Hot Pans - Stockholm Steelband

Developments and off-springs from the Steel Pan Instrument

The Pan is still a young and evolving instrument. Experiments and developments are being done continuosly. Here is a list of some of the developments, experiments and off-springs of pan.

You may also read about innovations in my Pan Tuning Handbook

Steel Pan (Steel Drums) also has an informative section on steelpan innovations.

Developments in the electronic area

The E-Pan - electronic steelpan by NAPE

The E-Pan is invented and sold by NAPE – New Advanced Product Evolution Inc.

This is how NAPE presents the E-Pan:
The E-Pan name is the abbreviated short form chosen for the electronic steelpan. This novel idea was created using high-tech electronics to advance the invention of the traditional instrument.

The E-Pan is now available as a downloadble app for iOS and Android devices.

Read more about the E-Pan at the NAPE website

Off-springs, i.e. new instruments

The Hang

Citing WikiPedia: "The Hang was developed in 2000 in Berne, Switzerland by Felix Rohner and Sabina Schärer (PANArt Hangbau AG) and introduced at the Frankfurt Music Fair in 2001."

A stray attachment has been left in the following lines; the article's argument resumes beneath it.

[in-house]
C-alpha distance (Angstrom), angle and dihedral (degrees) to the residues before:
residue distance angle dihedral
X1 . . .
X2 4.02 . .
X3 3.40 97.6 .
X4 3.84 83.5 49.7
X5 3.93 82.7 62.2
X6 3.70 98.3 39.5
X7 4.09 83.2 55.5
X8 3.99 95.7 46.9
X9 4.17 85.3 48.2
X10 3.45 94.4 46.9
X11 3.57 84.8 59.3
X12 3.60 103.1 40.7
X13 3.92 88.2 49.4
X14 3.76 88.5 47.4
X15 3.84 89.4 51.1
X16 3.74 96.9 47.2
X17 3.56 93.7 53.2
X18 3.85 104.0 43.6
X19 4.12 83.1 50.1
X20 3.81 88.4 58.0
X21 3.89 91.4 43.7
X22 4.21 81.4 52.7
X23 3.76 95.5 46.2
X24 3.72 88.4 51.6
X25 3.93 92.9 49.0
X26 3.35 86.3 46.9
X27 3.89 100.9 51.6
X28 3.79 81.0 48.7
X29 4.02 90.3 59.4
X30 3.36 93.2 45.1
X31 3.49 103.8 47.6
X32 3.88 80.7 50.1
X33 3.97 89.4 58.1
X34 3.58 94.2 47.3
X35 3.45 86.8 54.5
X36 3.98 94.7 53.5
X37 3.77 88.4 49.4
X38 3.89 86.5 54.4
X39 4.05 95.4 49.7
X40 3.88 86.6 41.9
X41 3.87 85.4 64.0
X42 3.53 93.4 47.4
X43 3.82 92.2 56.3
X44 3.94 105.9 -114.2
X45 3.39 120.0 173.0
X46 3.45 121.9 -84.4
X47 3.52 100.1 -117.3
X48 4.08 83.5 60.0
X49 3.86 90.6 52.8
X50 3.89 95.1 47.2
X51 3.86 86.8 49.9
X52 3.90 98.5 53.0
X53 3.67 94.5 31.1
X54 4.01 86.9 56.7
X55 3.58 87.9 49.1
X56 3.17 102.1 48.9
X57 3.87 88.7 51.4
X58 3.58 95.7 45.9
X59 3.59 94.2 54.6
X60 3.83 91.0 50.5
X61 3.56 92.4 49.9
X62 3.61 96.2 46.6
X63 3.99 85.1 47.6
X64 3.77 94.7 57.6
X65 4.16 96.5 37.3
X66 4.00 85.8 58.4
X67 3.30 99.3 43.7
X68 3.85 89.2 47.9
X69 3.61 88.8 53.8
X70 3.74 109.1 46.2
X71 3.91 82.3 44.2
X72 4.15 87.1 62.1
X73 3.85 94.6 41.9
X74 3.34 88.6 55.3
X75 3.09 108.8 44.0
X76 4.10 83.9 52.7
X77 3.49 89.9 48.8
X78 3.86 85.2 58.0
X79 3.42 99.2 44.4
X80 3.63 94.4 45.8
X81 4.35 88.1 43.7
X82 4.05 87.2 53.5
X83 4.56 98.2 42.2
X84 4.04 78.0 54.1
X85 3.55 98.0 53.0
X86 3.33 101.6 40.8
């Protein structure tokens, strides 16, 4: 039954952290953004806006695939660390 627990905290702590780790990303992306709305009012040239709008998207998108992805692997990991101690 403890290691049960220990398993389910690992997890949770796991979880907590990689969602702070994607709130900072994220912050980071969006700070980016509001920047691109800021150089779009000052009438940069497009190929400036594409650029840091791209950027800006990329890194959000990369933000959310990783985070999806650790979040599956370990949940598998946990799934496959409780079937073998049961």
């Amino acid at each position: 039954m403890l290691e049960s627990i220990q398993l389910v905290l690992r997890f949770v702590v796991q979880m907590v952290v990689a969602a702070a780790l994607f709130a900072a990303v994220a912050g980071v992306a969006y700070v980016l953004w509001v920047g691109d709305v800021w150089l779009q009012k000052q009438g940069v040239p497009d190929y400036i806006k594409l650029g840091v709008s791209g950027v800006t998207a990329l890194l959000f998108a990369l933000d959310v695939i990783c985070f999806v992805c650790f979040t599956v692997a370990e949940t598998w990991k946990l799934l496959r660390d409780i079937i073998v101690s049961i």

Read more about the acoustical properties of the Hang at the HANG/PANArt blog: Acoustics of the HANG: A hand-played steel instrument


From the Wikipedia entry on handpans:
"Handpan is a term for a group of musical instruments that are classified as a subset of the steelpan. Several handpan makers and brands have emerged in recent years, resulting from a growing worldwide interest in the Hang, which is an instrument developed by the company PANArt that is based on the physical properties of the Trinidadian steelpan, Indian ghatam, Thai gong and Indonesian Gamelan etc."

This video showing the manufacturing and tuning of a handpan shows some interesting tools and techniques.

The crafting and tuning is done by numen instruments in Barcelona.

Analysis and Synthesis of the Handpan Sound [PDF]

A scientific thesis work written by Eyal Alon, University of York. April 2015.

From the abstract: "This report details the design and implementation of an experimental procedure to record, analyse and synthesise the handpan sound. Four instruments from three different makers were used for the analysis, which gives insight into common handpan sound features, the influence of strike position on spectral content, and the origin of beating phenomena in the signature handpan sound."

The full report can be downloaded from the University of York website.